Recruitment efforts by defence to boost ICT numbers costing billions

Private sector offered cash bonuses to share tech staff

The Australian Defence Force (ADF) has spent $3.8 billion since 2001 trying to boost recruitment and retention through a range of new initiatives.

According to a report released by the Australian Strategic Policy Institute (ASPI) this week, the ADF enlisted 8924 new staff last financial year, one of the best results in 30 years and 1125 more than the previous year.

However, its ICT skills that are in serious shortage which is why the ADF will spend $215 million in training and support over the next decade.

The department will need 12,000 new employees during this time with 25 percent coming from an engineering background.

Last year the department spent more than $300 million on research and development to nurture innovation, this will continue and be supported by a closer working relationship with universities and industry.

The most recent initiative is a joint defence-industry training taskforce established to pool resources with the private sector.

Speaking in Adelaide this week, parliamentary secretary to the Minister for Defence, Peter Lindsay, said there is no point in the private and public sectors competing for staff.

"We can both benefit from sharing the finite supply of skilled personnel; we are all finding it difficult to attract staff from engineering and technical trades," he said.

"As the defence force continues to be deployed in a variety of ways and lcoations, we need Reservists with specific technical skills.

"Employees who volunteer for defence service can develop their existing skills while earning extra money. In return, employers can receive significant cash payments to offset the temporary absence of their staff."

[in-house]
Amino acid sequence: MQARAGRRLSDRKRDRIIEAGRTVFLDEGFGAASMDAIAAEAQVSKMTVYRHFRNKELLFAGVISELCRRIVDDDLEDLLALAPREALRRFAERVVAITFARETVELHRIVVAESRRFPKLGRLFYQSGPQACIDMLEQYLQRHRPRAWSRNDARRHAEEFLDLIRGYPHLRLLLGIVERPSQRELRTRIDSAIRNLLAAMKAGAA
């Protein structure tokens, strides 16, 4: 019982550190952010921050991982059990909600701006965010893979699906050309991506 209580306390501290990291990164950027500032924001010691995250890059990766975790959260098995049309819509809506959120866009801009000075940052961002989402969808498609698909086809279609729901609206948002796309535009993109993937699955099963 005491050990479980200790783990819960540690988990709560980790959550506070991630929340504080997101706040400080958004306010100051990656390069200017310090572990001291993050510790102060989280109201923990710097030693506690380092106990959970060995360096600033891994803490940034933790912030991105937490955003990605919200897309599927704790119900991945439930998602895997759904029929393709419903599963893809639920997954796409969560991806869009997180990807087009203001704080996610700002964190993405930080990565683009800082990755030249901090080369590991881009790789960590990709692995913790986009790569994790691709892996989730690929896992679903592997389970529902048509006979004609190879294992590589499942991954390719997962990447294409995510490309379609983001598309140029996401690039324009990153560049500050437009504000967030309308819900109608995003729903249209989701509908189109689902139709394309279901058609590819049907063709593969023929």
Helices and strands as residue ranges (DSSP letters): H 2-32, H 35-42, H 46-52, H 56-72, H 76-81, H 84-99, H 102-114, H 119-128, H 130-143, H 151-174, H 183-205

The government is also establishing a Defence Future Capability Technology Centre to drive innovation in defence technology.

Applications for participation in the centre opened last week with a final decision to be announced at the end of the year.

The goal is to pool the resources of industry, universities and publicly funded research agencies to develop defence technology that will enhance the capability of the ADF.

Applications cover robotics, electronic warfare self-protection, high-energy electromagnetics and integrated battlespace and systems integration.

Figures from the ASPI show that since the Coalition government came to office in 1996 the defence budget has increased from $10.6 billion in 1995-96 to $22 billion in 2007-08, which is an increase of 47 percent during this period.

The government is also committed to three percent real growth per annum in defence spending until 2015-16.

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